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These studies support the importance of considering watershed-specific differences in historical wetland cover, information that is readily available to jurisdictions in southern Ontario, in older as well as in updated reports i. In applying this guideline, current wetland cover, topography, soils and extent of impervious surfaces in a specific watershed must also be considered.

While the maintenance of wetland functions is as or more important than the maintenance of wetland area, given the limited nature of our current understanding of wetland functions, particularly at the watershed scale, wetland area serves as a useful surrogate measure. In many watersheds in southern Ontario, particularly urbanized watersheds, it is not possible to return to historical or pre-urbanization levels of wetland cover or function because of the degree and nature of alteration that has already occurred. The guideline can be achieved, in order of priority, through: 1 protection of extant wetlands; 2 enhancement of extant wetlands; 3 restoration of wetlands in historical locations; and 4 creation of wetlands in suitable areas.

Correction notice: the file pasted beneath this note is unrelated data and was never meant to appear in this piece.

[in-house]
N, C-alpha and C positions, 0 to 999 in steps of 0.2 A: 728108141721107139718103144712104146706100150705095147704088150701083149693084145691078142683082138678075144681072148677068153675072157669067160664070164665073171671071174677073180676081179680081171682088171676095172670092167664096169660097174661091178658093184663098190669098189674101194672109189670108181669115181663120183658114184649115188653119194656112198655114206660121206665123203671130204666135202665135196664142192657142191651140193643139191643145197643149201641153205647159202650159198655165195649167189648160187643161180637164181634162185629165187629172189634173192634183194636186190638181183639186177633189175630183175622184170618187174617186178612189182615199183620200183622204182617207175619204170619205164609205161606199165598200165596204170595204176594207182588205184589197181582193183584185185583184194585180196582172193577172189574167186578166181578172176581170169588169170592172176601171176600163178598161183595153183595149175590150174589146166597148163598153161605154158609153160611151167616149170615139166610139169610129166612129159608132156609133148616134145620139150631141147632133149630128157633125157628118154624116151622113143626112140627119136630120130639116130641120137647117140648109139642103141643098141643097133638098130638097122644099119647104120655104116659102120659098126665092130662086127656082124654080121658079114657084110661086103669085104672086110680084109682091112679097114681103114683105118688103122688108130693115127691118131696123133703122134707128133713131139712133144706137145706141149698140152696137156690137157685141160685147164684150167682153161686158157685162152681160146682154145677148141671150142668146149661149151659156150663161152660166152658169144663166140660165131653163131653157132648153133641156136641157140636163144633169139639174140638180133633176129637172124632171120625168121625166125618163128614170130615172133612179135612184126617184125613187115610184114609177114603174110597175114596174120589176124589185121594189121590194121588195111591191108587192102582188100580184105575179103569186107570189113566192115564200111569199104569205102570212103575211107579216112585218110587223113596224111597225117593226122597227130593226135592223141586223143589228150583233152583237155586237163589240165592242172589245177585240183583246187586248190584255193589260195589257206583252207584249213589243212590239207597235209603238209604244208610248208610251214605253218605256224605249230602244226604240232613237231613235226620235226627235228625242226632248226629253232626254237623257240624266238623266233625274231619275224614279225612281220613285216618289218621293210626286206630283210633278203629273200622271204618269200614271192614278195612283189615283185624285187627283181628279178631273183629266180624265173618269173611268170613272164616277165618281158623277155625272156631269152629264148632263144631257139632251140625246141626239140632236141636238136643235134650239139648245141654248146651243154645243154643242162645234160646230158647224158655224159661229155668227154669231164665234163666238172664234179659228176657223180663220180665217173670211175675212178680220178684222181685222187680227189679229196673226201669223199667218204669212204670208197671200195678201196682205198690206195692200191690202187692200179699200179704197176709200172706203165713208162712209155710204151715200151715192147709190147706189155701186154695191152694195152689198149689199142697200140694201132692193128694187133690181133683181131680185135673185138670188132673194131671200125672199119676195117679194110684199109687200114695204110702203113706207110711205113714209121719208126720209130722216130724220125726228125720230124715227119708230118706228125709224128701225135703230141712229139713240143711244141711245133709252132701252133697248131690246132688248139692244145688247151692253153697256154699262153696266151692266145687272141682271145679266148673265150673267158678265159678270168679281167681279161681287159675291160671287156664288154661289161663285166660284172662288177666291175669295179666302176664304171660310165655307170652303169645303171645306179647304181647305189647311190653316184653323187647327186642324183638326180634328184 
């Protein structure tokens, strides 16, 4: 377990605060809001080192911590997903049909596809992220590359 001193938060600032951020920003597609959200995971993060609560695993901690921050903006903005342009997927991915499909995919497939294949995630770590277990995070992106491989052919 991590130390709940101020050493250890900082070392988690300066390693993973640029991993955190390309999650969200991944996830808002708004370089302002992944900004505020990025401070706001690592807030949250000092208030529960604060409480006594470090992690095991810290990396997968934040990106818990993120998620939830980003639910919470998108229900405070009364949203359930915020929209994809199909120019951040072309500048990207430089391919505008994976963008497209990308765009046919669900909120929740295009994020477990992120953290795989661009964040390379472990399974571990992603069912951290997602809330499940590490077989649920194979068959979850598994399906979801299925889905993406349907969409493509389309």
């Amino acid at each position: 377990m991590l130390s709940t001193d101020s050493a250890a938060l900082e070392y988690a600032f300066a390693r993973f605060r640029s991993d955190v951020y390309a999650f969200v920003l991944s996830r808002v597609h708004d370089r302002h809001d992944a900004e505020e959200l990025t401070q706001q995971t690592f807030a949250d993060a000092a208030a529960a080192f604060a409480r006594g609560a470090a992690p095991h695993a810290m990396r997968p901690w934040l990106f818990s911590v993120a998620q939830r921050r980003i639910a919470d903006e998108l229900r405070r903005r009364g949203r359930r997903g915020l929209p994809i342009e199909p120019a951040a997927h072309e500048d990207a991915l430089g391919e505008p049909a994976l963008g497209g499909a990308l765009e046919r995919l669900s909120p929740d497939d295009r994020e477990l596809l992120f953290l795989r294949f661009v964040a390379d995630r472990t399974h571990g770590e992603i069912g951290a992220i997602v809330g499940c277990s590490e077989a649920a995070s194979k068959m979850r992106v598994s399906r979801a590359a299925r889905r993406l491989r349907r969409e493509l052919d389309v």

Wetlands can provide benefits anywhere in a watershed, but particular wetland functions can be achieved by rehabilitating wetlands in key locations, such as headwater areas for groundwater discharge and recharge , floodplains and coastal wetlands. Consideration should also be given to protecting networks of isolated wetlands in both urban and rural settings. Wetlands anywhere within a watershed will provide both ecological and hydrological benefits, but are increasingly being understood to provide different functions depending on their location in the watershed, as well as the characteristics of the watershed itself.

The extent to which wetlands can provide water quality benefits has been linked to the biophysical characteristics of the watershed Norton and Fisher as well as the land use context Mitsch and Gosselink ; Zedler Model-based analyses indicate that water quantity and quality benefits are derived from protection of a range of wetland sizes throughout the watershed, with small i.

Earlier literature has also shown that wetlands can perform different functions depending on flow levels. These results support the need for wetlands of various sizes and in various locations in the watershed, at least for provision of a more full range of water quality benefits. In headwater areas, wetlands can provide beneficial functions. In turn, good water-quality conditions in higher portions of watersheds are likely to benefit downstream coastal wetland ecosystems e. Further downstream, palustrine and riverine wetlands are important in reducing and asynchronizing peak flows, improving water quality, and providing habitat for aquatic invertebrates, fish and other wildlife.

They documented reduced downstream water pulses, nutrients, coliform bacteria and stream erosion; a substantial attenuation of nitrogen and phosphorus; and an increase in wetland plant abundance and diversity within the floodplain. In coastal areas such as the Great Lakes, marshes are crucial habitat for fish.